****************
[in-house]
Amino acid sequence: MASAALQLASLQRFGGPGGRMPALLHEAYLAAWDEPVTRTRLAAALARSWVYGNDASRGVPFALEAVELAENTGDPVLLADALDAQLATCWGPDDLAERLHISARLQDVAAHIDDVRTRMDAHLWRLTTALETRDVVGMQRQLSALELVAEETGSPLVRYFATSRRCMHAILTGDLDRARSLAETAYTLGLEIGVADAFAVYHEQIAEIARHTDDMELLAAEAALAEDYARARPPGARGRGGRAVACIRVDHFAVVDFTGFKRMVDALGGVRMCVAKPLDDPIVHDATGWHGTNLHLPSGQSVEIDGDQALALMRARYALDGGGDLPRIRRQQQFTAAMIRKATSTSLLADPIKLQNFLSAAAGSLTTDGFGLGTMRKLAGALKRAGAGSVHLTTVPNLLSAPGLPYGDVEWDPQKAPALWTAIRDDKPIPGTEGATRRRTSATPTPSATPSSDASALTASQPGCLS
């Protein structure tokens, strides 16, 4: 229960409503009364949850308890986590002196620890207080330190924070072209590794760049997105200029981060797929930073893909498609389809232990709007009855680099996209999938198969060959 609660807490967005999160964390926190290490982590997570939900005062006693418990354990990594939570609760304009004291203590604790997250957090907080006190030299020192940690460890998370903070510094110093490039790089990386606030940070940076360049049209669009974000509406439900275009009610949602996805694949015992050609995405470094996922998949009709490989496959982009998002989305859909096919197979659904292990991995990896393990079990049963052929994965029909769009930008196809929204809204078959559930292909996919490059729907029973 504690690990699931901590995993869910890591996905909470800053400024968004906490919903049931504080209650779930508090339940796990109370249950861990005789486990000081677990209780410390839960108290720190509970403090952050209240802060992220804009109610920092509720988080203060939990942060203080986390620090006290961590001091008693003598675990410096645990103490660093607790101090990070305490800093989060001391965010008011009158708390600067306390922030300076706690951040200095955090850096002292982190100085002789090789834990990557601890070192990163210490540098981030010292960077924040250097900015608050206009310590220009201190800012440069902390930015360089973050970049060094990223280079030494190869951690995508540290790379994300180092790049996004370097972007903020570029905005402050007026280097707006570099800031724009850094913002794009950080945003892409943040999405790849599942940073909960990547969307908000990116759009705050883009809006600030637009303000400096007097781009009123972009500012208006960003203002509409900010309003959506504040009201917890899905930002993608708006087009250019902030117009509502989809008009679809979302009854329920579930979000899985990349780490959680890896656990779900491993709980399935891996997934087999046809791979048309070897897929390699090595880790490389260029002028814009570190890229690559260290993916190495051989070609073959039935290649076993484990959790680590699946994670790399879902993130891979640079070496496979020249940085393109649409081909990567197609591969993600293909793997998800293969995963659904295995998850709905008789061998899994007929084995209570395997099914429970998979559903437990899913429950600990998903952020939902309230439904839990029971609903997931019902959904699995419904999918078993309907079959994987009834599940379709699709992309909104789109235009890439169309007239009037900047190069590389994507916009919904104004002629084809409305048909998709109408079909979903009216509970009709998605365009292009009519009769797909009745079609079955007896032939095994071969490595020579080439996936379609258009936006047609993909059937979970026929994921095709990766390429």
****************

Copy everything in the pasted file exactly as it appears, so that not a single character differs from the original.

[in-house]
Amino acid sequence: MASAALQLASLQRFGGPGGRMPALLHEAYLAAWDEPVTRTRLAAALARSWVYGNDASRGVPFALEAVELAENTGDPVLLADALDAQLATCWGPDDLAERLHISARLQDVAAHIDDVRTRMDAHLWRLTTALETRDVVGMQRQLSALELVAEETGSPLVRYFATSRRCMHAILTGDLDRARSLAETAYTLGLEIGVADAFAVYHEQIAEIARHTDDMELLAAEAALAEDYARARPPGARGRGGRAVACIRVDHFAVVDFTGFKRMVDALGGVRMCVAKPLDDPIVHDATGWHGTNLHLPSGQSVEIDGDQALALMRARYALDGGGDLPRIRRQQQFTAAMIRKATSTSLLADPIKLQNFLSAAAGSLTTDGFGLGTMRKLAGALKRAGAGSVHLTTVPNLLSAPGLPYGDVEWDPQKAPALWTAIRDDKPIPGTEGATRRRTSATPTPSATPSSDASALTASQPGCLS
């Protein structure tokens, strides 16, 4: 229960409503009364949850308890986590002196620890207080330190924070072209590794760049997105200029981060797929930073893909498609389809232990709007009855680099996209999938198969060959 609660807490967005999160964390926190290490982590997570939900005062006693418990354990990594939570609760304009004291203590604790997250957090907080006190030299020192940690460890998370903070510094110093490039790089990386606030940070940076360049049209669009974000509406439900275009009610949602996805694949015992050609995405470094996922998949009709490989496959982009998002989305859909096919197979659904292990991995990896393990079990049963052929994965029909769009930008196809929204809204078959559930292909996919490059729907029973 504690690990699931901590995993869910890591996905909470800053400024968004906490919903049931504080209650779930508090339940796990109370249950861990005789486990000081677990209780410390839960108290720190509970403090952050209240802060992220804009109610920092509720988080203060939990942060203080986390620090006290961590001091008693003598675990410096645990103490660093607790101090990070305490800093989060001391965010008011009158708390600067306390922030300076706690951040200095955090850096002292982190100085002789090789834990990557601890070192990163210490540098981030010292960077924040250097900015608050206009310590220009201190800012440069902390930015360089973050970049060094990223280079030494190869951690995508540290790379994300180092790049996004370097972007903020570029905005402050007026280097707006570099800031724009850094913002794009950080945003892409943040999405790849599942940073909960990547969307908000990116759009705050883009809006600030637009303000400096007097781009009123972009500012208006960003203002509409900010309003959506504040009201917890899905930002993608708006087009250019902030117009509502989809008009679809979302009854329920579930979000899985990349780490959680890896656990779900491993709980399935891996997934087999046809791979048309070897897929390699090595880790490389260029002028814009570190890229690559260290993916190495051989070609073959039935290649076993484990959790680590699946994670790399879902993130891979640079070496496979020249940085393109649409081909990567197609591969993600293909793997998800293969995963659904295995998850709905008789061998899994007929084995209570395997099914429970998979559903437990899913429950600990998903952020939902309230439904839990029971609903997931019902959904699995419904999918078993309907079959994987009834599940379709699709992309909104789109235009890439169309007239009037900047190069590389994507916009919904104004002629084809409305048909998709109408079909979903009216509970009709998605365009292009009519009769797909009745079609079955007896032939095994071969490595020579080439996936379609258009936006047609993909059937979970026929994921095709990766390429």